The Federal Circuit recently issued a nonprecedential decision in BASF Corporation v. Enthone, Inc. which vacated an earlier decision stemming from an inter partes review (IPR) proceeding at the Patent Trial and Appeal Board (PTAB) which had upheld a patent owned by Enthone as valid over an obviousness challenge asserted by BASF. The Federal Circuit panel of Circuit Judges Timothy Dyk, Evan Wallach and Richard Taranto remanded the case to the PTAB after holding that certain findings made by the PTAB were inadequately supported or explained.

SharkNinja Denied by PTAB, IPR Petition to Vacuum Cleaner Hose Patent Not Instituted

The Patent Trial and Appeal Board issued a decision denying the institution of an inter partes review (IPR) proceeding petitioned by home appliance developer SharkNinja. The decision leaves in place all claims of a patent asserted against SharkNinja in U.S. district court through a patent infringement case filed by appliance hose manufacturer Flexible Technologies. In denying SharkNinja’s petition for IPR, the PTAB panel of Administrative Patent Judges (APJs) found that implementing the hose found in Rohn to be a stretch hose as taught by Martin would render Rohn’s hose inoperable for its intended purpose… As for the Nagayoshi prior art reference, the PTAB sided with Flexible Technologies in finding that SharkNinja’s asserted combination is difficult to distinguish from a hindsight analysis…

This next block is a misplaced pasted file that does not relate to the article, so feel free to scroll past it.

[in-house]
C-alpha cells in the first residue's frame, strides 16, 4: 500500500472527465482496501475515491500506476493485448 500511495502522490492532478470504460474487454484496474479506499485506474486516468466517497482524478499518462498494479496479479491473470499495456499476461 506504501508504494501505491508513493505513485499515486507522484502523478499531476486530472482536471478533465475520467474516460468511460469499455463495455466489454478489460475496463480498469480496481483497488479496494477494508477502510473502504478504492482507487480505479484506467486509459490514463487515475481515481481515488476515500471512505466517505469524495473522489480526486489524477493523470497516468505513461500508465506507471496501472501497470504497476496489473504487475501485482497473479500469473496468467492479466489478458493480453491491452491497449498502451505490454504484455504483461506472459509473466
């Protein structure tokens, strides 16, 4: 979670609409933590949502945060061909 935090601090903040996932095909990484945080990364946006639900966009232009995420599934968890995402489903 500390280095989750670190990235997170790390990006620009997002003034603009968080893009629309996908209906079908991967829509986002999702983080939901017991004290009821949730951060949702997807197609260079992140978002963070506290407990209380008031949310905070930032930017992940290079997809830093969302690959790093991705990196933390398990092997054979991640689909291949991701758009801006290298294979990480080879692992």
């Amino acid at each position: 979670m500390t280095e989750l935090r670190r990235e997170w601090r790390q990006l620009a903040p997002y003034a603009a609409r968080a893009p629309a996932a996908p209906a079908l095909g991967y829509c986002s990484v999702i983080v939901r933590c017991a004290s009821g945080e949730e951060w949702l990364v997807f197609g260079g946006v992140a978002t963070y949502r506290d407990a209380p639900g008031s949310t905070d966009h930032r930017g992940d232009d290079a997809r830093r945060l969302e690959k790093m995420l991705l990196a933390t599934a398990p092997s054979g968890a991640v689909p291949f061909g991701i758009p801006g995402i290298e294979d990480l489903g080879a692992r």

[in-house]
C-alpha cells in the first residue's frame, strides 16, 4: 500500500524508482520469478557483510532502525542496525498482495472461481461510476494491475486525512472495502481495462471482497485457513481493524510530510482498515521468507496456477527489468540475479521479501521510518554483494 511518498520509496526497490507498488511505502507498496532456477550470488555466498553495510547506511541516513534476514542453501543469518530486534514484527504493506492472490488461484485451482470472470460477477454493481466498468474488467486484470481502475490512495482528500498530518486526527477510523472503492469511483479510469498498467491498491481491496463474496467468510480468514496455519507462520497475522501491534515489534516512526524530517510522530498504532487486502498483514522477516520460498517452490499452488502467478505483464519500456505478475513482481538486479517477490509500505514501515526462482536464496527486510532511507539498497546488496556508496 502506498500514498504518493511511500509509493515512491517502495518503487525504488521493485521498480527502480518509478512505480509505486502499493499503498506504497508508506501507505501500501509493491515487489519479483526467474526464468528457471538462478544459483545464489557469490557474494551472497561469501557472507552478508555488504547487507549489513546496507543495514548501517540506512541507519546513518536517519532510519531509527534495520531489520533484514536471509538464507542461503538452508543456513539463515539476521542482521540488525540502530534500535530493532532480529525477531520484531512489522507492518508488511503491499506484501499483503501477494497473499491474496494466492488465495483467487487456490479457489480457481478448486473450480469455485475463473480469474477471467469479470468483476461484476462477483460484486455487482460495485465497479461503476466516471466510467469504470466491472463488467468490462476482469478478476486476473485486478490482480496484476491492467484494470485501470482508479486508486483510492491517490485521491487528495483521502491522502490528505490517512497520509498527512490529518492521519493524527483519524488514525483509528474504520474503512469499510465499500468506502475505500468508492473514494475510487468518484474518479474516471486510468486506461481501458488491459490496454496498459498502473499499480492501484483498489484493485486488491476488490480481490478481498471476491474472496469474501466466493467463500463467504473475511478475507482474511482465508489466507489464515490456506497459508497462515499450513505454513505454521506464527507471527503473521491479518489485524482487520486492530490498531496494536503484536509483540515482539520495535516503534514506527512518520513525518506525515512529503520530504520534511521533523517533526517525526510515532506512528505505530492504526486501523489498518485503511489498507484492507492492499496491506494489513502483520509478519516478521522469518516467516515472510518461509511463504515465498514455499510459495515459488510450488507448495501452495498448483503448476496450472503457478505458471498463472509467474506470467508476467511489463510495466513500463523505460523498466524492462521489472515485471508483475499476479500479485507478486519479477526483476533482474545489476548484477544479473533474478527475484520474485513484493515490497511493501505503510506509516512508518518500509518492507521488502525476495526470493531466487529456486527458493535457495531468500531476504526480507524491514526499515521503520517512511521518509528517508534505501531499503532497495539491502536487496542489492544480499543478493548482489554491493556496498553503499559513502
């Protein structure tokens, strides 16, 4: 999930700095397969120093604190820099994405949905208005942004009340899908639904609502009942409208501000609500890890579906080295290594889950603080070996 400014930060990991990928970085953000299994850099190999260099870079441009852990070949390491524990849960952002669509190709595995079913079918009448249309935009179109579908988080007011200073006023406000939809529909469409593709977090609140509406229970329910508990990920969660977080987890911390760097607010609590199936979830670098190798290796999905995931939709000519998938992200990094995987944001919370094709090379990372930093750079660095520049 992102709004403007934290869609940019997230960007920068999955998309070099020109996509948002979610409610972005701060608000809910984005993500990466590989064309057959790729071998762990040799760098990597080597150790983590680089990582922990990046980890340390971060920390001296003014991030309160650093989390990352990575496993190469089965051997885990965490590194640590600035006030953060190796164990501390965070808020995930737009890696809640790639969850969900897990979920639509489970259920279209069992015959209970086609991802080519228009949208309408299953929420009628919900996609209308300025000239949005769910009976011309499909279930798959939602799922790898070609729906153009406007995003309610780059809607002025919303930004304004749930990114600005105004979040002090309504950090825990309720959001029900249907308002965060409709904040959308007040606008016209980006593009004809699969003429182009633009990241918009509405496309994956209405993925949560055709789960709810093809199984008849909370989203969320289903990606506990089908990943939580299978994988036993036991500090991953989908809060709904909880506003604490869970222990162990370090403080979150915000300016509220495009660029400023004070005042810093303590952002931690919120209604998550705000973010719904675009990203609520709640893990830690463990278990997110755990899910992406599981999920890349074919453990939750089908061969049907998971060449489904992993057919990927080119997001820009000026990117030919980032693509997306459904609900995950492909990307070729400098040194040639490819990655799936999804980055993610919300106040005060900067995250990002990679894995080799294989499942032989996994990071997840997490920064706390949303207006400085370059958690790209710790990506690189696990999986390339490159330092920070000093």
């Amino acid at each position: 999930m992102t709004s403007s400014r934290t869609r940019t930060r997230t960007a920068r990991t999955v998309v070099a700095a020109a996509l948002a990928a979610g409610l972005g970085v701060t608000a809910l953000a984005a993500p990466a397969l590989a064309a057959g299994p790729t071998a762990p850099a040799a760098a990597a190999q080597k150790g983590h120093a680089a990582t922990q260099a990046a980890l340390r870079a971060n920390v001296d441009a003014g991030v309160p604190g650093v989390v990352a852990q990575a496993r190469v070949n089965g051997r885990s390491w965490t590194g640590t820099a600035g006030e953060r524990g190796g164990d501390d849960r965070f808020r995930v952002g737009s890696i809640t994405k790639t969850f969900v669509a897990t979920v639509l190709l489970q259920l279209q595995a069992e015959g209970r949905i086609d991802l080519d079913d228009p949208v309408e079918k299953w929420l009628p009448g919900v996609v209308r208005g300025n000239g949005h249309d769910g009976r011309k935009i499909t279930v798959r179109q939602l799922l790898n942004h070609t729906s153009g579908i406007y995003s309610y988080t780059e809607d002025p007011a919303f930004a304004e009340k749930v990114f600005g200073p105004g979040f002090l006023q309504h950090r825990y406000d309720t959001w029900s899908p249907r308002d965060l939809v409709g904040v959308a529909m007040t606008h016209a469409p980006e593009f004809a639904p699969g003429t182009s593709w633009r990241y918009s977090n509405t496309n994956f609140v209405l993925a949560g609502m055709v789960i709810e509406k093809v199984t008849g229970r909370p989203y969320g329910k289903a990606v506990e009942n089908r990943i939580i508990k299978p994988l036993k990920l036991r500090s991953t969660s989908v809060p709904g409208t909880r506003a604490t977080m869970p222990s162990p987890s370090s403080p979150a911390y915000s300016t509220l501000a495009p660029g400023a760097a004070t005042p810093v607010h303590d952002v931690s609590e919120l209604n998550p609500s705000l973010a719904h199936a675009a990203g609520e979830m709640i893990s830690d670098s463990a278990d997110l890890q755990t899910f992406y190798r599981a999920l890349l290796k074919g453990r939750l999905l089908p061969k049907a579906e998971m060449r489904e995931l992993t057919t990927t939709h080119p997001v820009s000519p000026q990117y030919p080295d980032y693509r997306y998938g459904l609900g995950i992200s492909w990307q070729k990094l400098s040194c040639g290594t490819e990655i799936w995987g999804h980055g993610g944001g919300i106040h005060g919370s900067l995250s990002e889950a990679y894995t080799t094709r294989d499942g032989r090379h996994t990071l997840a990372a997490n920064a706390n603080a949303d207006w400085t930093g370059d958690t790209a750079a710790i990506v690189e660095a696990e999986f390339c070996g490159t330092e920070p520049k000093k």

Can the Federal Circuit use Rule 36 Affirmances in PTAB Appeals?

Inventor advocacy group US Inventor recently filed an amicus brief with the U.S. Supreme Court asking the nation’s highest court to grant a petition for writ of certiorari in Capella Photonics v. Cisco Systems. This case, if taken up on appeal, will require the Supreme Court to answer whether the Court of Appeals for the Federal Circuit operates in violation of 35 U.S.C. § 144, the statute governing how the Federal Circuit must respond to appeals of decisions from the U.S. Patent and Trademark Office. In other words, can the Federal Circuit use Rule 36 to issue an affirmance without opinion of decisions appealed from the Patent Trial and Appeal Board (PTAB).